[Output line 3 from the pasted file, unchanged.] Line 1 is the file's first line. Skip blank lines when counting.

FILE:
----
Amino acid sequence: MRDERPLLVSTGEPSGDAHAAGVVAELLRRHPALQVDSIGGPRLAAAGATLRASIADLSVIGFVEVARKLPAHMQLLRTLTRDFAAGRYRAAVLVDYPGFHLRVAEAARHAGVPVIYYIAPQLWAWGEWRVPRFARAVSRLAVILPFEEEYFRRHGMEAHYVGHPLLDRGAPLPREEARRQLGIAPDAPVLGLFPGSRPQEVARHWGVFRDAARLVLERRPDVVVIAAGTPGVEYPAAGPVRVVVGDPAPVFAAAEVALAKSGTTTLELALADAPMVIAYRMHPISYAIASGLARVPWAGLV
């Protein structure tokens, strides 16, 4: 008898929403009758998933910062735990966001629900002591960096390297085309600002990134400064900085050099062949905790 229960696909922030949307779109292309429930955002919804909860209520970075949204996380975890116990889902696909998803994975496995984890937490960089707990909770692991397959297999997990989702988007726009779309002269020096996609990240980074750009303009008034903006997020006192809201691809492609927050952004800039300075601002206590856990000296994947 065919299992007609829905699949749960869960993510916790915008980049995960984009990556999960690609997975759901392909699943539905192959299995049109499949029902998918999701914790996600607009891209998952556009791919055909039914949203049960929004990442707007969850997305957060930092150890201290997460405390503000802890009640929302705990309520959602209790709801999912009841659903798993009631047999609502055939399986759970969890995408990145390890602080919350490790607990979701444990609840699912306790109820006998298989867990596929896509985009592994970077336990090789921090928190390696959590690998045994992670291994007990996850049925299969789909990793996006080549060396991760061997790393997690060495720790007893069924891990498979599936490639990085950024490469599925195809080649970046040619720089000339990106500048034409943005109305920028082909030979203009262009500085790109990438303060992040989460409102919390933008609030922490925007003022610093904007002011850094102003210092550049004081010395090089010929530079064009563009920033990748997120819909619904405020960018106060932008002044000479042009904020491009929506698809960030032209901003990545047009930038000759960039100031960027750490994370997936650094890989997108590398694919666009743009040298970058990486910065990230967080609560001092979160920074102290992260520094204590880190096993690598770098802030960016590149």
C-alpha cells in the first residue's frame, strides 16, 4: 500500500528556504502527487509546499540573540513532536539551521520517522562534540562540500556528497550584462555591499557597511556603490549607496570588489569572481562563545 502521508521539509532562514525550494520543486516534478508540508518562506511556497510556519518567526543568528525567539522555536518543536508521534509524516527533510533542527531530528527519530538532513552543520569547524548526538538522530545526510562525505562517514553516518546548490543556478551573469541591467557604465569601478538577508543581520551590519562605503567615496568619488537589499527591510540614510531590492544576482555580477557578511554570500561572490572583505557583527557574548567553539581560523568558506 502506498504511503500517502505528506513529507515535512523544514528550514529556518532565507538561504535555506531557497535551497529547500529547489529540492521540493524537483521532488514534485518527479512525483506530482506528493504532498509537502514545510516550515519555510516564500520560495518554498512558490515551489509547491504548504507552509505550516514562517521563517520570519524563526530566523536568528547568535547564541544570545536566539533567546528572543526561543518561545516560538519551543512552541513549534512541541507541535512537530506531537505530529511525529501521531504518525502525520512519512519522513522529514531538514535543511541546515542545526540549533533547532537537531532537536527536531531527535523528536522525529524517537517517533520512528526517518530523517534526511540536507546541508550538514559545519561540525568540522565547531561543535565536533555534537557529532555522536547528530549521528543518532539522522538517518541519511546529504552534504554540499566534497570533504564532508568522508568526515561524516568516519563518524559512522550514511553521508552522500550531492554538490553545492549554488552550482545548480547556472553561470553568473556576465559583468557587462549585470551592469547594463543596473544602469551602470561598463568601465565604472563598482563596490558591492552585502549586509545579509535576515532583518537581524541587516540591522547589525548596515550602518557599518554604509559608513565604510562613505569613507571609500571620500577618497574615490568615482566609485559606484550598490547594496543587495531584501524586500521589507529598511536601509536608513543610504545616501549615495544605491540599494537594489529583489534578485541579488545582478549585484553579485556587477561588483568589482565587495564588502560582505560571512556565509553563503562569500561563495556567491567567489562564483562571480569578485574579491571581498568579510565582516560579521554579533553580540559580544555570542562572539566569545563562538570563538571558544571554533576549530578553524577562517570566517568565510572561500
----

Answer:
C-alpha cells in the first residue's frame, strides 16, 4: 500500500528556504502527487509546499540573540513532536539551521520517522562534540562540500556528497550584462555591499557597511556603490549607496570588489569572481562563545 502521508521539509532562514525550494520543486516534478508540508518562506511556497510556519518567526543568528525567539522555536518543536508521534509524516527533510533542527531530528527519530538532513552543520569547524548526538538522530545526510562525505562517514553516518546548490543556478551573469541591467557604465569601478538577508543581520551590519562605503567615496568619488537589499527591510540614510531590492544576482555580477557578511554570500561572490572583505557583527557574548567553539581560523568558506 502506498504511503500517502505528506513529507515535512523544514528550514529556518532565507538561504535555506531557497535551497529547500529547489529540492521540493524537483521532488514534485518527479512525483506530482506528493504532498509537502514545510516550515519555510516564500520560495518554498512558490515551489509547491504548504507552509505550516514562517521563517520570519524563526530566523536568528547568535547564541544570545536566539533567546528572543526561543518561545516560538519551543512552541513549534512541541507541535512537530506531537505530529511525529501521531504518525502525520512519512519522513522529514531538514535543511541546515542545526540549533533547532537537531532537536527536531531527535523528536522525529524517537517517533520512528526517518530523517534526511540536507546541508550538514559545519561540525568540522565547531561543535565536533555534537557529532555522536547528530549521528543518532539522522538517518541519511546529504552534504554540499566534497570533504564532508568522508568526515561524516568516519563518524559512522550514511553521508552522500550531492554538490553545492549554488552550482545548480547556472553561470553568473556576465559583468557587462549585470551592469547594463543596473544602469551602470561598463568601465565604472563598482563596490558591492552585502549586509545579509535576515532583518537581524541587516540591522547589525548596515550602518557599518554604509559608513565604510562613505569613507571609500571620500577618497574615490568615482566609485559606484550598490547594496543587495531584501524586500521589507529598511536601509536608513543610504545616501549615495544605491540599494537594489529583489534578485541579488545582478549585484553579485556587477561588483568589482565587495564588502560582505560571512556565509553563503562569500561563495556567491567567489562564483562571480569578485574579491571581498568579510565582516560579521554579533553580540559580544555570542562572539566569545563562538570563538571558544571554533576549530578553524577562517570566517568565510572561500